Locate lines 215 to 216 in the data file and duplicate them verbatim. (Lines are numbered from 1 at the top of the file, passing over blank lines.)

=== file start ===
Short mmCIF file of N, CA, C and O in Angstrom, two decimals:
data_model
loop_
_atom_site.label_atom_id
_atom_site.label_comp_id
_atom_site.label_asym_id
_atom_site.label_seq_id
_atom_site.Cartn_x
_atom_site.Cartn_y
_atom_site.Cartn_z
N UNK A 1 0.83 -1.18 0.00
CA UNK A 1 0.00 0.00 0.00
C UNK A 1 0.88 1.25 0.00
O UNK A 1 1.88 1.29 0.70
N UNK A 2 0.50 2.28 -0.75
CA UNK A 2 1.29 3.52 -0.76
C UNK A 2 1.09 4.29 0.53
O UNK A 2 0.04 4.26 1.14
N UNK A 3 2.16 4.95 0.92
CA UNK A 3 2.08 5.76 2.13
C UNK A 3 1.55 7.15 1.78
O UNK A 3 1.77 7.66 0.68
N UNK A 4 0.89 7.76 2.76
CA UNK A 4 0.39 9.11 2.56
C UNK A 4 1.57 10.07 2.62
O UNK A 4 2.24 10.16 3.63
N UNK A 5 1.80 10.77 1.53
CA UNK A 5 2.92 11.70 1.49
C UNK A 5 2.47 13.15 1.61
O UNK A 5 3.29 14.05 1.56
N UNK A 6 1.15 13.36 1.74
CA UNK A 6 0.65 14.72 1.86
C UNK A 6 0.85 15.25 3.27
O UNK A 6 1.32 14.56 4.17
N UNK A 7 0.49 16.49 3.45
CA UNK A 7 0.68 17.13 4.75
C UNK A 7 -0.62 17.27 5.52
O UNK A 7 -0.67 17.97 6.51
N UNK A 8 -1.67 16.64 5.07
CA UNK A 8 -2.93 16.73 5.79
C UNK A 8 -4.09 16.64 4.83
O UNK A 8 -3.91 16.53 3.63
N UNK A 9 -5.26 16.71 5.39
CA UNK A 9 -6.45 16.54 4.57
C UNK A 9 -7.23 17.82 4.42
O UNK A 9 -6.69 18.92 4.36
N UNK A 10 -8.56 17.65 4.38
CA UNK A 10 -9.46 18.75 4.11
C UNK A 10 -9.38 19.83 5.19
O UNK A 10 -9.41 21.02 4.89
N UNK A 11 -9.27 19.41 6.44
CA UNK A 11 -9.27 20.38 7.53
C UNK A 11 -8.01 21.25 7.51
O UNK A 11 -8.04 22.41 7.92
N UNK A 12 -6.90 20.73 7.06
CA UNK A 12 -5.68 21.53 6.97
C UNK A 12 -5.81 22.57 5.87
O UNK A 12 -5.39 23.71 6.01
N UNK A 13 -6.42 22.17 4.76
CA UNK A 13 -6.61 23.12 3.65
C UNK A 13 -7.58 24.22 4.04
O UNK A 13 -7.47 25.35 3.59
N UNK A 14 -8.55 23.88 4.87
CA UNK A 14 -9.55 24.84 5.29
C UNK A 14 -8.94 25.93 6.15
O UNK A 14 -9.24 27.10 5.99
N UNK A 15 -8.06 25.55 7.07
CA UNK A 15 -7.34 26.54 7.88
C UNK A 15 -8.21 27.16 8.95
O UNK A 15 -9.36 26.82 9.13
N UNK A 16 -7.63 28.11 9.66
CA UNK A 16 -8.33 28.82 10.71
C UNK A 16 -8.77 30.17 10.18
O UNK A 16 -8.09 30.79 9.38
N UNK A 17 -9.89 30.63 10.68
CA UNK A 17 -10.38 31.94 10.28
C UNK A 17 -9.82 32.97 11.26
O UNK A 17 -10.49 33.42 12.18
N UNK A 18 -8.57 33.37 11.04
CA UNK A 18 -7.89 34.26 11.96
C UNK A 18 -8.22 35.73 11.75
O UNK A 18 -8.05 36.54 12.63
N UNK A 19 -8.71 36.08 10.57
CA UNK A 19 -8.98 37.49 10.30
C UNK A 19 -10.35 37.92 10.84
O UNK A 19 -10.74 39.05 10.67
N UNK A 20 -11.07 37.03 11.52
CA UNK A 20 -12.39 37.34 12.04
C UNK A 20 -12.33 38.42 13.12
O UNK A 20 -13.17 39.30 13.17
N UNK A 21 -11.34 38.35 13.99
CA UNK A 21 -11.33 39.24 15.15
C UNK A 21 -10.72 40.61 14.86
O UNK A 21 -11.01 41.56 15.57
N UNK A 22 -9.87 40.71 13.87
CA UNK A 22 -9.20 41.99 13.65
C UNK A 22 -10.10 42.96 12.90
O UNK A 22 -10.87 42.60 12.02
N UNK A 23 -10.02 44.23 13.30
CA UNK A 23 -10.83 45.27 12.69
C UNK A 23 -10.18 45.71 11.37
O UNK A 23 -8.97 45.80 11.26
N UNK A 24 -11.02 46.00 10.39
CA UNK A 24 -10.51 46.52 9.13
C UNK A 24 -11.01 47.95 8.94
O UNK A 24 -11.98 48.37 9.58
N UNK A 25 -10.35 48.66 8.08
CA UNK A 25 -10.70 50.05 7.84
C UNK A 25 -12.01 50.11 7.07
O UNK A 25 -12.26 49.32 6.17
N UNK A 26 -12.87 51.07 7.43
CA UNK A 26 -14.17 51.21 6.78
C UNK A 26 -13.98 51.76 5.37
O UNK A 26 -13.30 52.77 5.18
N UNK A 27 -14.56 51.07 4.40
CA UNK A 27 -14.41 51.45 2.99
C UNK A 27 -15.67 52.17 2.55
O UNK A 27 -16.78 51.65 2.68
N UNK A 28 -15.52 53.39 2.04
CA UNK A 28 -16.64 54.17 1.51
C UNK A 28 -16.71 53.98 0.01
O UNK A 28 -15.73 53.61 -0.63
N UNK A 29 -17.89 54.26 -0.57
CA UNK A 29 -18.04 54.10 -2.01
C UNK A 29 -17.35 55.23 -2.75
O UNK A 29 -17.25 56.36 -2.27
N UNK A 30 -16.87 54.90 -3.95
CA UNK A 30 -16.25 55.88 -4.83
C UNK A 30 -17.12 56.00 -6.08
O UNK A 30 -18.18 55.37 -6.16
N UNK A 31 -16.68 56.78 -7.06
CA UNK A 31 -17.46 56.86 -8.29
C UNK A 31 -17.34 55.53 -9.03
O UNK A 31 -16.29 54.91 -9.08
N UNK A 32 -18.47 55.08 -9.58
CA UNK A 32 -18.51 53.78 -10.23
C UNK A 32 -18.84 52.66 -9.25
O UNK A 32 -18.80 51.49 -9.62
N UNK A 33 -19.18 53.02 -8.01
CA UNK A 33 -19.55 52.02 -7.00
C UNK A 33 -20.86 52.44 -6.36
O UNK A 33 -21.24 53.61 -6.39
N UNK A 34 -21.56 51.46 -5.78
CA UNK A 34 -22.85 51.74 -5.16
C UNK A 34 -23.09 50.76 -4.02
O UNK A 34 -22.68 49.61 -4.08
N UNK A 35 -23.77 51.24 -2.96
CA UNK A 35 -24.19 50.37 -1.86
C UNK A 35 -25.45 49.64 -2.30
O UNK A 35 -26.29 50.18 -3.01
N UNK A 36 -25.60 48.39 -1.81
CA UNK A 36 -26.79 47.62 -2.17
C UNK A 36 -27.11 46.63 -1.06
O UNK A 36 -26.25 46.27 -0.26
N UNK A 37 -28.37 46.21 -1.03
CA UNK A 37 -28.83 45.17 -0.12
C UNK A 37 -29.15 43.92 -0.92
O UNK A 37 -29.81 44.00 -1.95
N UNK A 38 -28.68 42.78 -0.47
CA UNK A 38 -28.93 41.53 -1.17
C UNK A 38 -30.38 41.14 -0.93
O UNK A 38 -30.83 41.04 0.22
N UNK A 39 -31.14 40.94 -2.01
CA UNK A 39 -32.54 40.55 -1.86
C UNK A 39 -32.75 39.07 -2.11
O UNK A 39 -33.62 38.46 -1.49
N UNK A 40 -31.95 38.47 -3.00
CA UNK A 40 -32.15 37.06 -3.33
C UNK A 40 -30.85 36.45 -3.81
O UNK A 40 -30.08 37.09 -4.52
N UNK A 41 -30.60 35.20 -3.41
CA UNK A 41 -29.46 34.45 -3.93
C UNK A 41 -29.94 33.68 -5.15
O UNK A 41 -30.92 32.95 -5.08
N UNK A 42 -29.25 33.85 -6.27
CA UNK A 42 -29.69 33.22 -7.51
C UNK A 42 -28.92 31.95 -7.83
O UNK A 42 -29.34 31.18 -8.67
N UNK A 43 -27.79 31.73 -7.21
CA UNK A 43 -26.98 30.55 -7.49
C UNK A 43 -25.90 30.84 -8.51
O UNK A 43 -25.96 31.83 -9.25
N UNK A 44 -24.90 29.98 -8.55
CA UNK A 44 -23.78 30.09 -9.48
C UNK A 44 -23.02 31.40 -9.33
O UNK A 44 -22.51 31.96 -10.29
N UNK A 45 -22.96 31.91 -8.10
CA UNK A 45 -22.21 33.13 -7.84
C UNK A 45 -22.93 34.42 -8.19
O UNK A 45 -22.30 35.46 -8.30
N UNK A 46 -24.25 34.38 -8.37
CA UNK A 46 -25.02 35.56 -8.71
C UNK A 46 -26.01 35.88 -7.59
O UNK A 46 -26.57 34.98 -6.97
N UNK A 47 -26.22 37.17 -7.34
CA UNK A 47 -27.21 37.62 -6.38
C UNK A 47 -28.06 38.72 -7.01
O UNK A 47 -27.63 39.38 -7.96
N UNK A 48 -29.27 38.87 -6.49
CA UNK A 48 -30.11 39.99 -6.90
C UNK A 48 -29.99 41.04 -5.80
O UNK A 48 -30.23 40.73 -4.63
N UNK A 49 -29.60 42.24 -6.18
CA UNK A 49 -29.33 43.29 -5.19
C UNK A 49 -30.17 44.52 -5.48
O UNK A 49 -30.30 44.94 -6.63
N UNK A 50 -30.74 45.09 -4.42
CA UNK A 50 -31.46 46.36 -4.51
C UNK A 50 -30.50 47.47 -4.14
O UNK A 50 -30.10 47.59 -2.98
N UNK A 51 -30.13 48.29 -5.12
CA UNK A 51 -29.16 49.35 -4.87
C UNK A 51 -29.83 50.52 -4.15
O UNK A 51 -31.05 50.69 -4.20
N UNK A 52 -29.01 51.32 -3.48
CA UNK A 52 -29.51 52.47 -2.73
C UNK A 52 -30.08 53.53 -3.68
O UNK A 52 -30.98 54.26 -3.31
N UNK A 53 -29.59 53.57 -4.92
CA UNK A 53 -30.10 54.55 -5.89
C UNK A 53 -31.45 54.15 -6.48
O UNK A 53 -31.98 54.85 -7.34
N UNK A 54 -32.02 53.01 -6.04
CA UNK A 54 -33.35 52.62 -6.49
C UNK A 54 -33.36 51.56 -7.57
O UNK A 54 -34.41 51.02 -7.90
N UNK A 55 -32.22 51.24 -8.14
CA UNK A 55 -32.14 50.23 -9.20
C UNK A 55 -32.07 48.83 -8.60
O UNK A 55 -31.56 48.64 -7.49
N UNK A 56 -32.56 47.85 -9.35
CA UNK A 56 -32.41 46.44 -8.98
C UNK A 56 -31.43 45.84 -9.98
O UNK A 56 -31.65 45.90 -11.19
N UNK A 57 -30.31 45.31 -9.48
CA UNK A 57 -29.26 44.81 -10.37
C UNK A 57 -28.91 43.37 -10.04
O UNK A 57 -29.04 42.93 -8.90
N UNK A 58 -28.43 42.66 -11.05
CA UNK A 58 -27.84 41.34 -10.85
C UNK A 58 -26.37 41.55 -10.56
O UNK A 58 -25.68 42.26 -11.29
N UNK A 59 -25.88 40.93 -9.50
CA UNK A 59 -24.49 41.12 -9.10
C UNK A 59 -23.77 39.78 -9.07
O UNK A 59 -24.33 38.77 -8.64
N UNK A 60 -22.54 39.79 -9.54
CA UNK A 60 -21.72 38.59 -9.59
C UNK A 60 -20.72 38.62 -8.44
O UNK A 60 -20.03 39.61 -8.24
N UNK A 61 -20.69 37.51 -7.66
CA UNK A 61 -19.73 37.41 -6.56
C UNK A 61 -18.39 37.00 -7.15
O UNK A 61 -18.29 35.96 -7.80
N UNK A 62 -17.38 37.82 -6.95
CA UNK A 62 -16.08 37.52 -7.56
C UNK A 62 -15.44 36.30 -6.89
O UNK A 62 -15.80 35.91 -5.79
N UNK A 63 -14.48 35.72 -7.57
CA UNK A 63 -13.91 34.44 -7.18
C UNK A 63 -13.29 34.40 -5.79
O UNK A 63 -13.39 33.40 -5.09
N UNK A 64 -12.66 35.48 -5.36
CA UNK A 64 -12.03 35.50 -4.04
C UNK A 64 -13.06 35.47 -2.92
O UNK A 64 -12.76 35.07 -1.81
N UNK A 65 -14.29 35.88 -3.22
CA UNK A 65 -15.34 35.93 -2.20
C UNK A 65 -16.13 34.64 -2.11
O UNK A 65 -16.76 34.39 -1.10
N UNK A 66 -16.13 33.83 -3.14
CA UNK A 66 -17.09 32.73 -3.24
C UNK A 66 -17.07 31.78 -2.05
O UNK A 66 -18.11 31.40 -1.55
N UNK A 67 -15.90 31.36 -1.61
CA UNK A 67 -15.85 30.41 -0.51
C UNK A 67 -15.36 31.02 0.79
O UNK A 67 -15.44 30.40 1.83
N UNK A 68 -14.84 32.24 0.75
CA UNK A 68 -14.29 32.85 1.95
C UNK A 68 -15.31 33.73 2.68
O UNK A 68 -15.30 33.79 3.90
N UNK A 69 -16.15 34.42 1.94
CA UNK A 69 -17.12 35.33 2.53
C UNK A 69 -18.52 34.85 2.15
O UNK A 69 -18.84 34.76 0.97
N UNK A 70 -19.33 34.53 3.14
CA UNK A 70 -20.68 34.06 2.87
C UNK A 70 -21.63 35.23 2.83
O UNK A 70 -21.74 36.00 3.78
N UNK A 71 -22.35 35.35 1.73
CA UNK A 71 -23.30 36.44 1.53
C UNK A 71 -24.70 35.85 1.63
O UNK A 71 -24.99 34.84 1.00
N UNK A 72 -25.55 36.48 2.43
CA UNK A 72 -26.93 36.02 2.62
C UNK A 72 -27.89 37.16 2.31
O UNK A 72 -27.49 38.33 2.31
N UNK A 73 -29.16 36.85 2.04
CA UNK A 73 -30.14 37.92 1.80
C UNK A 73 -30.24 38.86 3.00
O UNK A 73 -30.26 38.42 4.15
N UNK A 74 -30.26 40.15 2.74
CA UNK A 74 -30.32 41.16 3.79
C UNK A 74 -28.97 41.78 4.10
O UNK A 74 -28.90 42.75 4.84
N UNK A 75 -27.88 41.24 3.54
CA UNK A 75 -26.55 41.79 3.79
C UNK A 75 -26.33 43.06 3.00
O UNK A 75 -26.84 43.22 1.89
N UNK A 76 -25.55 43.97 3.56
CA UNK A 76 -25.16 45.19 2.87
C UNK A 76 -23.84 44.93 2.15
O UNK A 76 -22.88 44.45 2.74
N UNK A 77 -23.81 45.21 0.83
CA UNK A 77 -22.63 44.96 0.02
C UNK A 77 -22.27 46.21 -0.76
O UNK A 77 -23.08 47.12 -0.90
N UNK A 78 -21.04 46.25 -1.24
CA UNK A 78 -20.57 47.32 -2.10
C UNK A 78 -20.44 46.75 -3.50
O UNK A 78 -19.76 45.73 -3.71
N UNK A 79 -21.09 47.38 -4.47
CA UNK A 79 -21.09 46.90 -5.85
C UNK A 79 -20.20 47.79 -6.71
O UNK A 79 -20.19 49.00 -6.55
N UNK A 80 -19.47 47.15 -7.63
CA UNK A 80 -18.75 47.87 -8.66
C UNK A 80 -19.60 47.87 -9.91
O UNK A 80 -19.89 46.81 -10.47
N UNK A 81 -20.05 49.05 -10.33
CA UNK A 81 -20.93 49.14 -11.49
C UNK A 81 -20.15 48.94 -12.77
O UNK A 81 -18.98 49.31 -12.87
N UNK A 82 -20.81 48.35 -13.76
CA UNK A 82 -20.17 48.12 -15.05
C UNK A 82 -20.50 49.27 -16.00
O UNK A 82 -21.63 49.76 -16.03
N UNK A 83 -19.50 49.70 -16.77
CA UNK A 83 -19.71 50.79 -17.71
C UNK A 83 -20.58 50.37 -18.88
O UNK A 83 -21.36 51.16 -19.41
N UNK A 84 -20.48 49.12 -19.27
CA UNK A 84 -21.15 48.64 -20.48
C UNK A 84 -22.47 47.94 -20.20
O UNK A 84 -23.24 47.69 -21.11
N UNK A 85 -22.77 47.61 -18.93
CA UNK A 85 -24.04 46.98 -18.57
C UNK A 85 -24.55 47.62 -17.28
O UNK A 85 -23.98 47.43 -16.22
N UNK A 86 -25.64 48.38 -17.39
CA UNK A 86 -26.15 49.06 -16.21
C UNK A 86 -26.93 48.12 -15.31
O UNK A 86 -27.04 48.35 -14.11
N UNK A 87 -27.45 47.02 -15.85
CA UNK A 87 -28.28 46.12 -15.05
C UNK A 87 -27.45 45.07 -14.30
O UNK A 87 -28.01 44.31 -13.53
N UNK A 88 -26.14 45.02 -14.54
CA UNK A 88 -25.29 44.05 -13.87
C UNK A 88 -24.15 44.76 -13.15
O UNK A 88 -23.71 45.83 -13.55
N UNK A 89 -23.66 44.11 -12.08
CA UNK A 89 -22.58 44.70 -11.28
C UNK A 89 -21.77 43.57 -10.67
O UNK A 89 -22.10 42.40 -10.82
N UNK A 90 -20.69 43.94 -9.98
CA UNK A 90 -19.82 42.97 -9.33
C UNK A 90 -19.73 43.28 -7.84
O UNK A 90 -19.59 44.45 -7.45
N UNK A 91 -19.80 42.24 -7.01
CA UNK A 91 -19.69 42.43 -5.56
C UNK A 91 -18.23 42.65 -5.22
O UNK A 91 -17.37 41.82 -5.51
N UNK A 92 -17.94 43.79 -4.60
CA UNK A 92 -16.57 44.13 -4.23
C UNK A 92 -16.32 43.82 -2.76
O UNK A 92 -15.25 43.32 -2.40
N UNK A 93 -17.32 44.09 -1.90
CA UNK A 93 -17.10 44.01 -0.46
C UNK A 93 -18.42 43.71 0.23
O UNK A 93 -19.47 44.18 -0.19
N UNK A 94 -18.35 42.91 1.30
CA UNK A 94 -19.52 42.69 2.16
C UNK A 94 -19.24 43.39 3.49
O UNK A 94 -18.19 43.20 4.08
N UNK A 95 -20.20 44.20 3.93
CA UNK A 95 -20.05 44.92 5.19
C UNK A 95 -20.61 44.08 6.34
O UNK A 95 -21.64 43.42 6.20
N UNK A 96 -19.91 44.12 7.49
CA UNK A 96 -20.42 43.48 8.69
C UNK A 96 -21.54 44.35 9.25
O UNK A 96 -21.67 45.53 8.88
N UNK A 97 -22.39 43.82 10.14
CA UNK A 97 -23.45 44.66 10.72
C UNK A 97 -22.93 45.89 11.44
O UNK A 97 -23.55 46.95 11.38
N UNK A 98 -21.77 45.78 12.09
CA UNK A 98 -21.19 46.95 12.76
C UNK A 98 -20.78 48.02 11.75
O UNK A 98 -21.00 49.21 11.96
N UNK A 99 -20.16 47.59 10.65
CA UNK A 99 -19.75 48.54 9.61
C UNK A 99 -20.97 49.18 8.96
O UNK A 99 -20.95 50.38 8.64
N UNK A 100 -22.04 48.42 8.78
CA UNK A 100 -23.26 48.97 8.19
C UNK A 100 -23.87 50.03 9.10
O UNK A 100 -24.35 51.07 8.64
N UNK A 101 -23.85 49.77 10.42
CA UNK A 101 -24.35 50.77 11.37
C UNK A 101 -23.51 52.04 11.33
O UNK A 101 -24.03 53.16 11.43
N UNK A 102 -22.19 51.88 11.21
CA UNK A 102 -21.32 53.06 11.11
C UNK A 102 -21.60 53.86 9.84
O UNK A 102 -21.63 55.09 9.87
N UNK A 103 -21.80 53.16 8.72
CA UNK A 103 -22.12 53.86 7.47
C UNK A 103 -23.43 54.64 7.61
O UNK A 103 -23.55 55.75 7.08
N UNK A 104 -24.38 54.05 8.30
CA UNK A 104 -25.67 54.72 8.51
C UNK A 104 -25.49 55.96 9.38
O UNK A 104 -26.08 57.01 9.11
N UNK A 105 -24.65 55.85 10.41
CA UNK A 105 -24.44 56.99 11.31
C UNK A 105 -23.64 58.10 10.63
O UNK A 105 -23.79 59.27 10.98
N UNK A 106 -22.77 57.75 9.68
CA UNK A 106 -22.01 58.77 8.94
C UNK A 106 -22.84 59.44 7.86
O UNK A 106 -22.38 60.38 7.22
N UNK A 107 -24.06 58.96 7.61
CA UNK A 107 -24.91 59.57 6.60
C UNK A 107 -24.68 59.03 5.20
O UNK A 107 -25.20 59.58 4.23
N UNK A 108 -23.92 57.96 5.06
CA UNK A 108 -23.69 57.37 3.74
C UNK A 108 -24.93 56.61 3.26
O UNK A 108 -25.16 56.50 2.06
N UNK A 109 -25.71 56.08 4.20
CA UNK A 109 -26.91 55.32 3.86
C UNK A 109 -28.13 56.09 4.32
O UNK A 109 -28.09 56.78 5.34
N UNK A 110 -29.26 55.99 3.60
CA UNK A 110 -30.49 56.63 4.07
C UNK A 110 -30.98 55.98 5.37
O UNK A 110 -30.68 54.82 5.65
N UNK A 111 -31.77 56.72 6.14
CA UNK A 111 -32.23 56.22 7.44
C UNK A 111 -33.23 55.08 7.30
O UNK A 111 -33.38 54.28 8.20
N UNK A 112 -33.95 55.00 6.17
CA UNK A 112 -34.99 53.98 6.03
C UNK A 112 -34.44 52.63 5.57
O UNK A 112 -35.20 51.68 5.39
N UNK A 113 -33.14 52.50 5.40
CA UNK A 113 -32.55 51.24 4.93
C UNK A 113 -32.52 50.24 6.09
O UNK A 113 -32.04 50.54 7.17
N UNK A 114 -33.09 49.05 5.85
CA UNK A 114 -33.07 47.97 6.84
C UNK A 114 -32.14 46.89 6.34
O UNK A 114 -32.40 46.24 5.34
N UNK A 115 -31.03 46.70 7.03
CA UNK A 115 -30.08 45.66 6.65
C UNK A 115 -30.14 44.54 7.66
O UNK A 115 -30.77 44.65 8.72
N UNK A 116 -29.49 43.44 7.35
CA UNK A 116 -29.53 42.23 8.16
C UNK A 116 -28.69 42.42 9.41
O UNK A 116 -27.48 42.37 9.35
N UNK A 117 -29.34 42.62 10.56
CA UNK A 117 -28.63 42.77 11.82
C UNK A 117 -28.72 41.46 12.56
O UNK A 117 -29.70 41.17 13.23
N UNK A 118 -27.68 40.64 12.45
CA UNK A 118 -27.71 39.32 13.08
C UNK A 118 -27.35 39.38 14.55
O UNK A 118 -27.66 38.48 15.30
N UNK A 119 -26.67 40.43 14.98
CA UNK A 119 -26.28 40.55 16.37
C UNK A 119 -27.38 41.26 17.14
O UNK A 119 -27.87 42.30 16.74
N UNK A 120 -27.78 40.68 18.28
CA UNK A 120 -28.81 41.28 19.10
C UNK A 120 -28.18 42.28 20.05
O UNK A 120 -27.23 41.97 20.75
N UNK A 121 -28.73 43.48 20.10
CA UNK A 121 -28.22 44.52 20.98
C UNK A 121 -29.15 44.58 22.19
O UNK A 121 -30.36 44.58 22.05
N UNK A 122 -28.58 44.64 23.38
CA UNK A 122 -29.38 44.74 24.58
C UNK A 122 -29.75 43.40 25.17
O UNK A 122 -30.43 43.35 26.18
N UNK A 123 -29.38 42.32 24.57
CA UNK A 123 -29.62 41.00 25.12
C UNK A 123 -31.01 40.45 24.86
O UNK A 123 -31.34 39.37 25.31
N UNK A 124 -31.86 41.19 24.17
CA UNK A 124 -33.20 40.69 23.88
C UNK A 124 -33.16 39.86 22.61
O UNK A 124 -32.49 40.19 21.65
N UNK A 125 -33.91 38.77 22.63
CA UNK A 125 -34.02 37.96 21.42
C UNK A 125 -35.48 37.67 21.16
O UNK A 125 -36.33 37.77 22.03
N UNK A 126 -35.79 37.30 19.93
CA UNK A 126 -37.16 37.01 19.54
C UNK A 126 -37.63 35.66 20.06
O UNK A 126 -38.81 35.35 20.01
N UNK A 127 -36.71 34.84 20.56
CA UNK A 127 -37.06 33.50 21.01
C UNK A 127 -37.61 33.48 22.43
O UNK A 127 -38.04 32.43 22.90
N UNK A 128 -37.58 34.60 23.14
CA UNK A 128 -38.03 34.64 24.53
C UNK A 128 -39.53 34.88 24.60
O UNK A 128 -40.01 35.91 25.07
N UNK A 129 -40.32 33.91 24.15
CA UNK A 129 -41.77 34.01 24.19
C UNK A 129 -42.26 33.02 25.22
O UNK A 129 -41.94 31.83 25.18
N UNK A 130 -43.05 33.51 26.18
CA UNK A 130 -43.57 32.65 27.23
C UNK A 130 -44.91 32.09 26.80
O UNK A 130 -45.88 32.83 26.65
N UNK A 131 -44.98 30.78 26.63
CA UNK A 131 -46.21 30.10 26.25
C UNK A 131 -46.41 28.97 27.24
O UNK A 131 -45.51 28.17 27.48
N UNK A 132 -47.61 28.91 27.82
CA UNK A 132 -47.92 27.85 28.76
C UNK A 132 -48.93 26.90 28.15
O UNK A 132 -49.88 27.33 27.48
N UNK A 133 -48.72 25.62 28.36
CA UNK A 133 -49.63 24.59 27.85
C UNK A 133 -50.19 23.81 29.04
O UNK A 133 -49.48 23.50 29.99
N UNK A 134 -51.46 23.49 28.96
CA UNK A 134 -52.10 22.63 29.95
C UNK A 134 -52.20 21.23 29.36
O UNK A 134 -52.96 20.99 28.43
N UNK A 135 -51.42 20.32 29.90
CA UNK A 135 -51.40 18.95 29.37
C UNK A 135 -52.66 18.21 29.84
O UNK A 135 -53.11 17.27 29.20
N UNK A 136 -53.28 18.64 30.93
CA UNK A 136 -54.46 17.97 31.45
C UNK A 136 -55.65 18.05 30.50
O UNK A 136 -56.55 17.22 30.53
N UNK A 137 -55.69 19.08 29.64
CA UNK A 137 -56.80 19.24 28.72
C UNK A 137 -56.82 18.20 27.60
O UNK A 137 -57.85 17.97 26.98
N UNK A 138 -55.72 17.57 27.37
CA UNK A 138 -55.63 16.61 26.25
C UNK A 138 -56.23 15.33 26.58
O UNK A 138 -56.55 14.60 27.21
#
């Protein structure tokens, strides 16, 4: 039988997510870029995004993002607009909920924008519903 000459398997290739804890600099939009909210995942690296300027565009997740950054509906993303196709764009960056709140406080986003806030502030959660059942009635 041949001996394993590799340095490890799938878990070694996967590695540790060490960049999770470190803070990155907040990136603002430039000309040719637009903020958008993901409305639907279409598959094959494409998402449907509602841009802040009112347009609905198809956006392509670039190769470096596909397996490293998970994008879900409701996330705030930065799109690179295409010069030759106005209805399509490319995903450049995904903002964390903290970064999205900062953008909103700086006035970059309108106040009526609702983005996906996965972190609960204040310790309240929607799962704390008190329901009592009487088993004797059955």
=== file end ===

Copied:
N UNK A 52 -29.01 51.32 -3.48
CA UNK A 52 -29.51 52.47 -2.73